Legitimizing Indefinite Detention and Torture
Andrew Rosenthal writes in the New York Times yesterday (Tortured Logic) about the unfortunate decision by the Ninth Circuit Court of Appeals, granting immunity to John Woo, a former Bush administration official, for his actions which lead to the torture and abuse of Jose Padilla. Rosenthal correctly calls the judgment what it is: nonsense.
Let me back up, for those of you not familiar with the case. Jose Padilla was basically a punk kid with a long rap sheet including manslaughter; he was involved in gangs most of his life. He converted to Islam, got involved loosely with al-Qaeda, and travelled to the Middle East. In May 2002 federal agents arrested him at the Chicago Airport and detained as a material witness.
The next step is where things went very very wrong. Two days before the courts were to rule on the legality of holding Padilla under the material witness warrant, the Bush administration designated Padilla as an “enemy combatant,” transferred him to a military prison, and held him for the next four years without charging him with a crime. During that four years, Padilla, an American citizen, was subjected to numerous “harsh interrogation” methods … in other words, he was tortured.
Padilla alleged that he was subjected to prolonged isolation; deprivation of light; exposure to prolonged periods of light and darkness, including being “periodically subjected to absolute light or darkness for periods in excess of twenty- four hours”; extreme variations in temperature; sleep adjustment; threats of severe physical abuse; death threats; administration of psychotropic drugs; shackling and manacling for hours at a time; use of “stress” positions; noxious fumes that caused pain to eyes and nose; loud noises; withholding of any mattress, pillow, sheet or blanket; forced grooming; suspensions of showers; removal of religious items; constant surveillance; incommunicado detention, including denial of all contact with family and legal counsel for a 21-month period; interference with religious observance; and denial of medical care for “serious and potentially life-threatening ailments, including chest pain and difficulty breathing, as well as for treatment of the chronic, extreme pain caused by being forced to endure stress positions.”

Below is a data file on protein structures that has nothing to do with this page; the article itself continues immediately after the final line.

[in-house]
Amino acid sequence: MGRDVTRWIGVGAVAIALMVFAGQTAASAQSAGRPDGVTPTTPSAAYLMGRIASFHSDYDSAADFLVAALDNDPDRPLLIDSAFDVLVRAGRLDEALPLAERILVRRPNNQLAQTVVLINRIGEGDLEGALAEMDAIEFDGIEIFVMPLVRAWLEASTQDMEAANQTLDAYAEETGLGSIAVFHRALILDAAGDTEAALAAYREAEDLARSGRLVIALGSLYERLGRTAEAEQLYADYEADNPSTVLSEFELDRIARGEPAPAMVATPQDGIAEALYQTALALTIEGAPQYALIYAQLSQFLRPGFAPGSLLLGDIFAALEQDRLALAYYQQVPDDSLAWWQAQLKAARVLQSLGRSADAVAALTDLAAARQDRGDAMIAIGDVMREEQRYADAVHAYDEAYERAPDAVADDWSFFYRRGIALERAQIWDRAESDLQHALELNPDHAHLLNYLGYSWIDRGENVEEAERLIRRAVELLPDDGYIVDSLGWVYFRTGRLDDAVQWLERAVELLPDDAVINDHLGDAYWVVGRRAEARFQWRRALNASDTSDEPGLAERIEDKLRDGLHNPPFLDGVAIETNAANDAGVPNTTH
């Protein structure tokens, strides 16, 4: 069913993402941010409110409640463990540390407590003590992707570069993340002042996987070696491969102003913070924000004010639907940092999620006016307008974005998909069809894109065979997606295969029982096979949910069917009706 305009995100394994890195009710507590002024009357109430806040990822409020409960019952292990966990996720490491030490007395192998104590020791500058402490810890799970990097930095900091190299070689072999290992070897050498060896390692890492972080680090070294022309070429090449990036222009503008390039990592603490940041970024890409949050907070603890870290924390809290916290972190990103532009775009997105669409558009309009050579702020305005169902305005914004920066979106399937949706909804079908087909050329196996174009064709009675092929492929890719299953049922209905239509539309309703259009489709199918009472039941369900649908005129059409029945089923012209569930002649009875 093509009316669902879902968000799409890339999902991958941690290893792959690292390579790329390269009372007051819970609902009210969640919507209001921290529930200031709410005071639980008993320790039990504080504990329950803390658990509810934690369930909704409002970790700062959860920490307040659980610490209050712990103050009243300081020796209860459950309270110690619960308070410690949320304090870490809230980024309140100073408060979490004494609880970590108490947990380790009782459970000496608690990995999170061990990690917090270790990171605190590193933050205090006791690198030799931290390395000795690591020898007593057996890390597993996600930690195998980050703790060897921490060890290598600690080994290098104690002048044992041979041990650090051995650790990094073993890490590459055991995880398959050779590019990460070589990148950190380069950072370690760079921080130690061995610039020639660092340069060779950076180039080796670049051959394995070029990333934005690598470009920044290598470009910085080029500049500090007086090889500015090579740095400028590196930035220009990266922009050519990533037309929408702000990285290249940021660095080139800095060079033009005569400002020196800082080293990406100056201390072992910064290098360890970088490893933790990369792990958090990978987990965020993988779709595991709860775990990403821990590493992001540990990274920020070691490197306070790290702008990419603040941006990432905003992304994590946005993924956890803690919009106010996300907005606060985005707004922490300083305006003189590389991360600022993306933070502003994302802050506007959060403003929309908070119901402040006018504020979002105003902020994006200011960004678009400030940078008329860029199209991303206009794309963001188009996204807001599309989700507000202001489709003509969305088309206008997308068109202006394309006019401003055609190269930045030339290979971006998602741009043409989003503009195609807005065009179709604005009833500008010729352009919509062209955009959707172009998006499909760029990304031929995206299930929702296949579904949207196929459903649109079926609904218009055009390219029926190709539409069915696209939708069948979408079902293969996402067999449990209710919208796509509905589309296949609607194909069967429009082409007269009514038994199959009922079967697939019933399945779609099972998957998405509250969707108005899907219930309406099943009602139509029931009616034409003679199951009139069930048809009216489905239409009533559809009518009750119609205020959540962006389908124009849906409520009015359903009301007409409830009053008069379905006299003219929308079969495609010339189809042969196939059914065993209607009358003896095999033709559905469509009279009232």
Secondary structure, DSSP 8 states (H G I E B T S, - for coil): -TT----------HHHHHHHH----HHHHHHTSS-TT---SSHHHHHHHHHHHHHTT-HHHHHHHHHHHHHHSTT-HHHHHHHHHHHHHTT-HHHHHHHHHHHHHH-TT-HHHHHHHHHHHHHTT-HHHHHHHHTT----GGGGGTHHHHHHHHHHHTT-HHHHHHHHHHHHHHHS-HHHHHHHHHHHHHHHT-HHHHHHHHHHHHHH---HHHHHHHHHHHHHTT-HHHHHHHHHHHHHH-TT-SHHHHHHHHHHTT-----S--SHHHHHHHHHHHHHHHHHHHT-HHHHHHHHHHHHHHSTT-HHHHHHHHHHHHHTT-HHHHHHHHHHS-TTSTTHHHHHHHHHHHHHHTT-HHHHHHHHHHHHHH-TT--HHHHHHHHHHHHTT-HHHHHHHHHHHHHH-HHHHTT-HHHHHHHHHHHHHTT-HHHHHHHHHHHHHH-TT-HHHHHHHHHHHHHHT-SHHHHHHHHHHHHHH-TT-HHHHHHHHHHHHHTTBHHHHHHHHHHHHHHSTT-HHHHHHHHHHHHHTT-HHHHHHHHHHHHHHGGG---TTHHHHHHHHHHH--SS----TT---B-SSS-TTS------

Neither administration lawyers, nor the court, took any issue with Padilla’s allegations. Rather, they argued that even if he was tortured, Woo should be immune to judgment anyway. And, unfortunately, they won.
In 2006, fully four years after he was detained, the Bush administration finally filed charges against Padilla. He was convicted of conspiracy and sentenced.
I don’t question the conviction. Undoubtedly Padilla is a bad character, and I for one don’t particularly want him running around attacking and killing Americans. But that doesn’t let off the hook the administration officials who made decisions which fly in the face of American ideals.
The right of to challenge your detention at the hands of the state has been enshrined in our law since the founding of this country, and goes back to hundreds of years prior in England. The Bush administration (and now the Obama administration unfortunately) has turned this on its head, by arguing that all it takes is for the President or his aids to make a murky closed-door determination that someone is a threat in order to do away with that right.
This isn’t a question of whether or not the President has the right to lock up terrorists. Supporters of this kind of thing will huff and puff about how we were in danger, and the President has to have the right to do whatever the hell he wants in order to protect America. Obviously those of us who question that must hate America and we should move to some place like Iran.
No. What this is about is simple. Can the President decide that YOU are the enemy, and lock you up indefinitely without charge, without access to an attorney, without access to your family, simply on his say-so? Can the President order your execution without ever filing a criminal charge? Can the President have you assassinated in your home because some people in a dark room in the back of the White House designate you a danger?
According to the last two Presidential administrations, the answer to these questions is yes.
Stephen R. Harrington
And the worst of it Charles, he is a U.S. Citizen, as was Al-Waki (or whatever his name was); to me it’s one thing to be an “enemy combatant”, ie. Bin Laden, but when we start doing this to U.S. Citizens without due process, it chills my blood.
Doing it to anyone is a problem. But eliminating any form of due process for citizens? It basically wipes out everything I was taught to believe in.